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misunderstand about casey? >> they think she's a monster, a cold-hearted killer. and nothing could be further from the truth. >> reporter: the trial began with baez making surprising revelations.s. >> caylee anthony died on june 16th when she drowned in the family swimming pool. >> reporter: and this one. >> when casey was 8 years old, her father came into her room and began to touch her inappropriately. >> reporter: you said that casey anthony had been quote, trained to lie by surviving years of sexual abuse by her father. you never were able to present evidence of that. >> all i can say about that is that every statement made was done with a good faith basis. >> reporter: you know, there is so much antagonism towards her. the feeling is that even though she was acquitted that she was, that she was very callous, how could she go out dancing and partying and -- what do you say
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about that? >> i think what we proved in court was that people grieve in many different ways and people respond to trauma in various ways. >> reporter: tomorrow, casey anthony will be sentenced. she may be released in the near future. but she faces a reunion with a family devastated by her trial because her defense called both her parents liars. you saved casey anthony's life. did she thank you? >> absolutely. >> the defense from barbara walters there. next up in this special edition of "nitline," we may never know how caylee anthony died. but in the face of that we can still ask, did the justice system work? i'm just a piece of dust living at the corner of j and k spending too many nights alone at the spacebar. will love ever find me? ♪ ♪ oh yes!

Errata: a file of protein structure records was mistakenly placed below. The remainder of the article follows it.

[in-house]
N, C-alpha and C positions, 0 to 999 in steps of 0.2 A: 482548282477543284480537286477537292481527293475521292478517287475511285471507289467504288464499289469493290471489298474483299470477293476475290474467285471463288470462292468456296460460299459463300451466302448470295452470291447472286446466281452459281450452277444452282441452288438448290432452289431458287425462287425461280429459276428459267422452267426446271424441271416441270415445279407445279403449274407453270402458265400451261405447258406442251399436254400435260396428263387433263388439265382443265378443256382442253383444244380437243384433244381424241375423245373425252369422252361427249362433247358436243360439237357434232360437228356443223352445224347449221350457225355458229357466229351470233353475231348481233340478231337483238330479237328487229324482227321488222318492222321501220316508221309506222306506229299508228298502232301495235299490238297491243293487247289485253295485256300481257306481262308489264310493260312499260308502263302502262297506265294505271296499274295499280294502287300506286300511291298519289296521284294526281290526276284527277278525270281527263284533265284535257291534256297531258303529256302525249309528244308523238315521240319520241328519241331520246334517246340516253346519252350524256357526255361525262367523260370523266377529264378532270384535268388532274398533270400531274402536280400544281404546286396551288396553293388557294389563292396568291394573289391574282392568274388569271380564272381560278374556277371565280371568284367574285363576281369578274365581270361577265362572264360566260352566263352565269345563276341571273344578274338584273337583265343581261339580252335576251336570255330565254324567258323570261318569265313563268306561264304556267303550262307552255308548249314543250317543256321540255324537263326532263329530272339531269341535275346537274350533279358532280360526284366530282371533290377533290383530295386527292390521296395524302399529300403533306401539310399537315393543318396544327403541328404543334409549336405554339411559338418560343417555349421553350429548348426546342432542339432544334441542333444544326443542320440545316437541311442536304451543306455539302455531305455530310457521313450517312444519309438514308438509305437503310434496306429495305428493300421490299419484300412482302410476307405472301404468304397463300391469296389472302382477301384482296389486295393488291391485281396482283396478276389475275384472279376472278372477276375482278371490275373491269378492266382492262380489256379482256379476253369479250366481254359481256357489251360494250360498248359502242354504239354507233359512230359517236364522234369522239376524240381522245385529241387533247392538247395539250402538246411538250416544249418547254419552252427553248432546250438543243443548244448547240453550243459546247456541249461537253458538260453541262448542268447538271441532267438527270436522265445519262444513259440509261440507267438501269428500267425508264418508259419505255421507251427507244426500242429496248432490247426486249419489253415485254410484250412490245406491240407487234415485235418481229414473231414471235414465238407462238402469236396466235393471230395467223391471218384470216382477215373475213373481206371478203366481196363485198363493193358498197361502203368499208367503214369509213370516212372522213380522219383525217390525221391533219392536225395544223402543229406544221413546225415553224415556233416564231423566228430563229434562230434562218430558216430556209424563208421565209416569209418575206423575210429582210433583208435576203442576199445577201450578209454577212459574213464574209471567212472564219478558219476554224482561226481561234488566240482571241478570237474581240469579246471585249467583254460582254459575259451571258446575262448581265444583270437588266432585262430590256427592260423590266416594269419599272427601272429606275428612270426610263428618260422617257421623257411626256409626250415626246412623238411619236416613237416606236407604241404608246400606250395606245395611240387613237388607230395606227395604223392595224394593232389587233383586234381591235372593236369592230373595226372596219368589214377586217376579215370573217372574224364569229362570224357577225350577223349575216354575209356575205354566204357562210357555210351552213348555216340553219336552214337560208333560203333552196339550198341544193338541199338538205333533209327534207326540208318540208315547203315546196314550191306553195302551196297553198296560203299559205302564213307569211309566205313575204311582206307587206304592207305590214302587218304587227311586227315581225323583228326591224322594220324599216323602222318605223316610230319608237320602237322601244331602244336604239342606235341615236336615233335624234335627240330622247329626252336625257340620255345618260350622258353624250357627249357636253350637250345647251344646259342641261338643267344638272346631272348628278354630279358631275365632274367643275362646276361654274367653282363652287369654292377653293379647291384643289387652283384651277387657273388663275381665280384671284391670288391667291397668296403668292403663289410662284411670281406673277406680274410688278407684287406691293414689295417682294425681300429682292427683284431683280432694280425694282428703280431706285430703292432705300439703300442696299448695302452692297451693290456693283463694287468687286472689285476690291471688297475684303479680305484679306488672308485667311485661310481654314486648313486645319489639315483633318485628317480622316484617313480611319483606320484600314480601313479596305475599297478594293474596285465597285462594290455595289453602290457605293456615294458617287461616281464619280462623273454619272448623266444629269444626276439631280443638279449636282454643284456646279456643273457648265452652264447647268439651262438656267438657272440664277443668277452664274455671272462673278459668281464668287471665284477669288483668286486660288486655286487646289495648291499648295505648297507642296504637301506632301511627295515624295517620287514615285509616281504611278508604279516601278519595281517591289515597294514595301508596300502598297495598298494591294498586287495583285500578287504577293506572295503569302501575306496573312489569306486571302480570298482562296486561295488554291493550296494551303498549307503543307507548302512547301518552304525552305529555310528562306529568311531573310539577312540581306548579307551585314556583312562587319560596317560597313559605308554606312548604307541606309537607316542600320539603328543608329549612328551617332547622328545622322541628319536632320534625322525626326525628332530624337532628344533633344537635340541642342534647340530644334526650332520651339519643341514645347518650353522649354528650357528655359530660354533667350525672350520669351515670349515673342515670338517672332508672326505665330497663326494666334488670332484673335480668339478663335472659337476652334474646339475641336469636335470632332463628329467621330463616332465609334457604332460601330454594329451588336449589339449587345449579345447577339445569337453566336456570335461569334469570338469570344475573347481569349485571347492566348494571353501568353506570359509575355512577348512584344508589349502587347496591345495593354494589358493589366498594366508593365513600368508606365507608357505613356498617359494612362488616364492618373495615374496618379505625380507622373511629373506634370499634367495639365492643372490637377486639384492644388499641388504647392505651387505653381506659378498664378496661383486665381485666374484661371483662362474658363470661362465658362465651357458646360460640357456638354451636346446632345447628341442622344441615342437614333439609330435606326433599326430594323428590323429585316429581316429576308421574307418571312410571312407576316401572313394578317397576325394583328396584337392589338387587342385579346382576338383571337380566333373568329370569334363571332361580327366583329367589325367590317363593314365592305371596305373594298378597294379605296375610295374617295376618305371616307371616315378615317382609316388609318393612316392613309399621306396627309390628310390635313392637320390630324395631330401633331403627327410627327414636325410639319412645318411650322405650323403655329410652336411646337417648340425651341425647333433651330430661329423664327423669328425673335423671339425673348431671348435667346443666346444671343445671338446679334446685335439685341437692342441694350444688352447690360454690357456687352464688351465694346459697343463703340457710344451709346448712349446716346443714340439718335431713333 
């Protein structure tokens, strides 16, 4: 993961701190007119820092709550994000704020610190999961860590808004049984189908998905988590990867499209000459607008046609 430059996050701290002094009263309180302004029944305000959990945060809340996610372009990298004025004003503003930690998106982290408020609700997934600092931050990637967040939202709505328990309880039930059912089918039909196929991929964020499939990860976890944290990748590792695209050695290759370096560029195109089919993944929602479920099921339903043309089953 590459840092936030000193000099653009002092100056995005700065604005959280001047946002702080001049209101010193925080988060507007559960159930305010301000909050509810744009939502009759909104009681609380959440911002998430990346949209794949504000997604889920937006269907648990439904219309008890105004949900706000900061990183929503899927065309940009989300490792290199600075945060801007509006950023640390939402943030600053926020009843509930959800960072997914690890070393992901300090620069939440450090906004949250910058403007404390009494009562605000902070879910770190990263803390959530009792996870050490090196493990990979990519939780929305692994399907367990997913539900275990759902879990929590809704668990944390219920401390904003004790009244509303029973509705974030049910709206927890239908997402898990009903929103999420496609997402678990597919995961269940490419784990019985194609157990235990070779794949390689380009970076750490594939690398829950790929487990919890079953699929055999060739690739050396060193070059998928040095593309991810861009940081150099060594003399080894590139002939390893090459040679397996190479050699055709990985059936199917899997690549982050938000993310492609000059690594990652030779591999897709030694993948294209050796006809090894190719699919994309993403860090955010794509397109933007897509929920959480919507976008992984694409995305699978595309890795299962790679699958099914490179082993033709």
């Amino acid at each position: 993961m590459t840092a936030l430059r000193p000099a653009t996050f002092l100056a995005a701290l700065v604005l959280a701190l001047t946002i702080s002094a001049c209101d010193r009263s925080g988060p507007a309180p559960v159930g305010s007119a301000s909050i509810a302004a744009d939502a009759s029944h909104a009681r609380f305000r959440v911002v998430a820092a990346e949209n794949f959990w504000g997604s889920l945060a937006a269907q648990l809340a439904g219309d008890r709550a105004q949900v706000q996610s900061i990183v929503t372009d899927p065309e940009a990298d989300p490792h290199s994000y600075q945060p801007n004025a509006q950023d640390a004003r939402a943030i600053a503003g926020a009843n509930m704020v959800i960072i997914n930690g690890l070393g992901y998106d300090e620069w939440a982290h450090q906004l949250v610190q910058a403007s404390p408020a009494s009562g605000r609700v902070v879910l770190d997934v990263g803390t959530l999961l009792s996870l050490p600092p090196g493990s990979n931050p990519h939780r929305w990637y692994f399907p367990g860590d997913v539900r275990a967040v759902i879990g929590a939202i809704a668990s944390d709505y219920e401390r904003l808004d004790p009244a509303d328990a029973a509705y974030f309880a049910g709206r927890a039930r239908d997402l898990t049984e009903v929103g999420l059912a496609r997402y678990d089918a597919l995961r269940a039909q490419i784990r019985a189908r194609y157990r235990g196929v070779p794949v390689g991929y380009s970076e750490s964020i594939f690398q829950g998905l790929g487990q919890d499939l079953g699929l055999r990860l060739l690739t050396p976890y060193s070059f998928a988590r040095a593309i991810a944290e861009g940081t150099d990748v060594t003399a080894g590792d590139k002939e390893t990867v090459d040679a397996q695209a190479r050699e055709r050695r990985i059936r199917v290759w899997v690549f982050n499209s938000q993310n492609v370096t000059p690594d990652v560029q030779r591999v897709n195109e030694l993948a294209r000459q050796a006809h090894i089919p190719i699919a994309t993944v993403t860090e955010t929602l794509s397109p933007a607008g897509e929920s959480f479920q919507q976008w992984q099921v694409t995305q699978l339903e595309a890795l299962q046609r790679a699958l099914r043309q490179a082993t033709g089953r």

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the advantage of a jury system is that jurors aren't experts. the idea is they are ordinary citizens who can be trusted to give their peers a fair shake. but what happens when the jury inside the courthouse doesn't agree with the crowd outside? here's abc's john donvan. >> as to count one. >> reporter: so, these two words -- >> not guilty. >> reporter: repeated twice more by the jury. >> not guilty. not guilty. >> reporter: they gave us an outcome, but not an answer to the most basic question -- how did this little girl die? and because we don't know and won't know we're still going to argue, either a, she did it and the system failed in that courtroom, or b, she did not do it, and the system worked spectacularly well. first, scenario a, where she did it. well, the crowd always knew that. knew what the jurors somehow got wrong. which means in this world, a killer got away with murder.